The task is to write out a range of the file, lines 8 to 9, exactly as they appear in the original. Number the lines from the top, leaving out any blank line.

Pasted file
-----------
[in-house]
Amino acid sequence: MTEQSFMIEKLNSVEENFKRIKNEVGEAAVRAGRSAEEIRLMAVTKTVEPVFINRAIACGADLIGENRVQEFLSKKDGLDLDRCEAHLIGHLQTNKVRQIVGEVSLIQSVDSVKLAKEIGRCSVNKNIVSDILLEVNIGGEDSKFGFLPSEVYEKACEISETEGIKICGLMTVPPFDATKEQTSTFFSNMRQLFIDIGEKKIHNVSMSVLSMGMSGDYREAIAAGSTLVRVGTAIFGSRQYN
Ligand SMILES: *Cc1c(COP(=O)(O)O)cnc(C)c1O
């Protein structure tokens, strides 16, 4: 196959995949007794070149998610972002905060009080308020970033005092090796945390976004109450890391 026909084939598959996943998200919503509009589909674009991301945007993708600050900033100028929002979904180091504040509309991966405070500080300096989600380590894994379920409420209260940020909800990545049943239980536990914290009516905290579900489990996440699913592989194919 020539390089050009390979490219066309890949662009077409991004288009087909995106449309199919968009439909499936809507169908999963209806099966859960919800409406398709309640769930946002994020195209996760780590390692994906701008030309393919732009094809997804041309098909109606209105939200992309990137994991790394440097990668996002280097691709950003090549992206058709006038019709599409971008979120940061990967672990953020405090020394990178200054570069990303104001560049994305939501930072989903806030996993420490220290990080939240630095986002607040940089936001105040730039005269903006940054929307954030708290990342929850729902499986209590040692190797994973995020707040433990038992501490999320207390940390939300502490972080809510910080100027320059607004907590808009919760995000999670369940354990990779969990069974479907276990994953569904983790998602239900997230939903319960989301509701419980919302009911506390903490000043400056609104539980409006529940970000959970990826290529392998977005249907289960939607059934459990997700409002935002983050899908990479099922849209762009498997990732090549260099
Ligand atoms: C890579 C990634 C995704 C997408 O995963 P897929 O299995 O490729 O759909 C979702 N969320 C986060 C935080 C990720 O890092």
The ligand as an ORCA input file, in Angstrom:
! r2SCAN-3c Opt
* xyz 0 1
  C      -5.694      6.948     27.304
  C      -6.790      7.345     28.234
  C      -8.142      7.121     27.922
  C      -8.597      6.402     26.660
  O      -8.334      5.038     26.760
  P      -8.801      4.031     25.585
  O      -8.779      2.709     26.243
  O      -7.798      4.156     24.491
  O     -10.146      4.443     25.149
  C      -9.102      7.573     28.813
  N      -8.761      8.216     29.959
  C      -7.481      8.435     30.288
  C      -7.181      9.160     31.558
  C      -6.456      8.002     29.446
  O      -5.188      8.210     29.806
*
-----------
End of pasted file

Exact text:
* xyz 0 1
  C      -5.694      6.948     27.304